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Old February 28th, 2012, 10:52 PM   #29
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Bold Street has some fantastic buildings if you look high up, its a shame really its so thin as it makes it harder to get a real good view of them unlike the buildings down on Lord Street and Church St
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Old February 28th, 2012, 11:10 PM   #30
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I agree, Bold St has every architectural style from the last 200 years. It's a Georgian St and although a lot of the buildings have been remodelled or replaced it hasn't been widened,unlike Church St.
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Old February 28th, 2012, 11:21 PM   #31
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A detail rather than architecture,this plaque is on the Lime St frontage of Lewis's. The Liverpool area was a major clock and watchmaking centre in the 18th and 19th centuries. As well as the city itself, Prescot and Ormskirk were of national significance.
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Old February 29th, 2012, 11:10 PM   #32
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Bold St has to be the most architecturally eclectic street in Liverpool. North John St has a broad variety of styles and periods but it can't quite match Bold St. Below is a pic of Fidel's gaff on Bold St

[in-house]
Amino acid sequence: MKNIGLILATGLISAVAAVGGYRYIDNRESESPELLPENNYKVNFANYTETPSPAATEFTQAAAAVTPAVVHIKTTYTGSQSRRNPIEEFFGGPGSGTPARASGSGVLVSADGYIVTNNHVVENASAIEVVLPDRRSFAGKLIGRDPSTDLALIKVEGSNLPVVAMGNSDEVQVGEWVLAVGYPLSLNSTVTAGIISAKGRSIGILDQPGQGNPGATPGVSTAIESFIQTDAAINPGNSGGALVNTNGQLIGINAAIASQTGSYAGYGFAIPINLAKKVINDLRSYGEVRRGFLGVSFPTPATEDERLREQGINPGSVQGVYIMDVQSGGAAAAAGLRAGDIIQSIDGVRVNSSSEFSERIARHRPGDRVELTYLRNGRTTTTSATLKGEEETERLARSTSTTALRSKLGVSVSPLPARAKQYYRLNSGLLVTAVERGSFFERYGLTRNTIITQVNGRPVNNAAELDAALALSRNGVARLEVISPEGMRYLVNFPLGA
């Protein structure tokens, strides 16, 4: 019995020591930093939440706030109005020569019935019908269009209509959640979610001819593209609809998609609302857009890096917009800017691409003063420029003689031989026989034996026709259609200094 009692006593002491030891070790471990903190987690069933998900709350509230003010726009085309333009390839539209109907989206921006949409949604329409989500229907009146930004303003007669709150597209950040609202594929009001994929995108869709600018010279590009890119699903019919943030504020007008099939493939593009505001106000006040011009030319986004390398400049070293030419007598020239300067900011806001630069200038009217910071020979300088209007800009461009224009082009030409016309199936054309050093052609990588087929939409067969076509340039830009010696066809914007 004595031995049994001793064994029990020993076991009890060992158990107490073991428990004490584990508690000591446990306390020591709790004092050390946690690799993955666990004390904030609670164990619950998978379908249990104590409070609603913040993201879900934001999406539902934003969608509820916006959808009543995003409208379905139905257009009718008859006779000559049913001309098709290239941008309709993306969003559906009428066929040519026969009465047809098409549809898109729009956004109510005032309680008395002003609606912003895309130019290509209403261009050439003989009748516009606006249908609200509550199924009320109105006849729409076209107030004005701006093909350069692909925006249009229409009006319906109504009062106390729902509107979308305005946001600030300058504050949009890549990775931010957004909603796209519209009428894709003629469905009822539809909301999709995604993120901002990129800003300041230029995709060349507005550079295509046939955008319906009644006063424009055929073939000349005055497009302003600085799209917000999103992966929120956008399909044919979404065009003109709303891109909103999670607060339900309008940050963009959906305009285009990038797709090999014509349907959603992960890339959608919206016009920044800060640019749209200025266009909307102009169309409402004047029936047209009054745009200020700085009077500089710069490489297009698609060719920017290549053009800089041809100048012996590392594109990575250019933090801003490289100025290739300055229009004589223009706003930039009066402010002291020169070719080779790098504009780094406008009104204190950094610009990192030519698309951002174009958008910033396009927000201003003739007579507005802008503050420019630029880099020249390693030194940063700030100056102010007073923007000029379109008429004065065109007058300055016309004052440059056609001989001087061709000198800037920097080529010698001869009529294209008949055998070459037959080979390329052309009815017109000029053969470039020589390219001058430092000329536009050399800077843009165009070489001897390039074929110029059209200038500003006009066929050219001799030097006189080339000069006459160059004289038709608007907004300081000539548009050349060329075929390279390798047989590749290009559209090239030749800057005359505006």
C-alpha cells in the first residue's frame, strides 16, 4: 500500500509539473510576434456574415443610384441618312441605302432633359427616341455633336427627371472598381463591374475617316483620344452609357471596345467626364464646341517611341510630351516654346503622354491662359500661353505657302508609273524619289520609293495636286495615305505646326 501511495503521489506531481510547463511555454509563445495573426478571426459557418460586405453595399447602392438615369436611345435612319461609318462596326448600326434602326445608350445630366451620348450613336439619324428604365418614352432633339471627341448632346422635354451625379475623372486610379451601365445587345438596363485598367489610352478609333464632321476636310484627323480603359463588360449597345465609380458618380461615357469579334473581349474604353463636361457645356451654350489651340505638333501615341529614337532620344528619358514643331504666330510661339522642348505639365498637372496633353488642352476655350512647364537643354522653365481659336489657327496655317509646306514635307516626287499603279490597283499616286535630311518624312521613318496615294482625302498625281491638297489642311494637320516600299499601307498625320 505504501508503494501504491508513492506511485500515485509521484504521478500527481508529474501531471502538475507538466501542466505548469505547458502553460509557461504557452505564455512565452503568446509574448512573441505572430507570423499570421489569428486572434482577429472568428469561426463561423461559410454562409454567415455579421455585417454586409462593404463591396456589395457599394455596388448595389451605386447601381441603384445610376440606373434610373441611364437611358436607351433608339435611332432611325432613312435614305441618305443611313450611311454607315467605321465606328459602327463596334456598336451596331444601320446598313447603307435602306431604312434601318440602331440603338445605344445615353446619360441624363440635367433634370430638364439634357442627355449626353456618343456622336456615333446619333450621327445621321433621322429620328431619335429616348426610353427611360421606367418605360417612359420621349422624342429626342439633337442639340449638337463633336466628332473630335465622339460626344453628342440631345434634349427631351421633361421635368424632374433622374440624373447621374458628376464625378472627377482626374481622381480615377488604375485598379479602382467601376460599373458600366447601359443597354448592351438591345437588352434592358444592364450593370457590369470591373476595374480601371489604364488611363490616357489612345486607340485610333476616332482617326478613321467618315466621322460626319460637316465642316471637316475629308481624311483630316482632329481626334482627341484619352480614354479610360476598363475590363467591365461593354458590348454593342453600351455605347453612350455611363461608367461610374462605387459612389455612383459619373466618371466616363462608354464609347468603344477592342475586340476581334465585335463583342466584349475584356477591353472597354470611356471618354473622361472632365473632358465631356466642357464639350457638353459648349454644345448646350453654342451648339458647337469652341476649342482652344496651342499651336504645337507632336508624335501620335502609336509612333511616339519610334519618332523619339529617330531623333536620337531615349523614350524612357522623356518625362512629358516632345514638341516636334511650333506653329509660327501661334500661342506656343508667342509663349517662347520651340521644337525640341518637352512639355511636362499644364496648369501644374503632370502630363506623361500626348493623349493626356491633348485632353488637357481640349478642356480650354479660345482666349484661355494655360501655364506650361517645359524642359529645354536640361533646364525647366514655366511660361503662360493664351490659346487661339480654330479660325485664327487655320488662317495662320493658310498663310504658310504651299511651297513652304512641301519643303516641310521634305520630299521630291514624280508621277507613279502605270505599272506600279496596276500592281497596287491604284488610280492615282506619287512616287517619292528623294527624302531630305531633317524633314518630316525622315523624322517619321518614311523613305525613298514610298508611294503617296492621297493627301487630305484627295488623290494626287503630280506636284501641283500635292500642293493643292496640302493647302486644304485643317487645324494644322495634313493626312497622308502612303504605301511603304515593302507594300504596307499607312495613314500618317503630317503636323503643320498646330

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Old February 29th, 2012, 11:15 PM   #33
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The Arts and Crafts on Bold St.
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Old February 29th, 2012, 11:24 PM   #34
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Bold St, the Queen Anne revival. What's impressive about this building is the attention to detail, smaller bricks are used, 18thc size.
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Old February 29th, 2012, 11:28 PM   #35
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Got my hair cut in that place earlier today. Friendly chap, didn't take long - I asked essentially for "a haircut" - recommended.
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Old February 29th, 2012, 11:30 PM   #36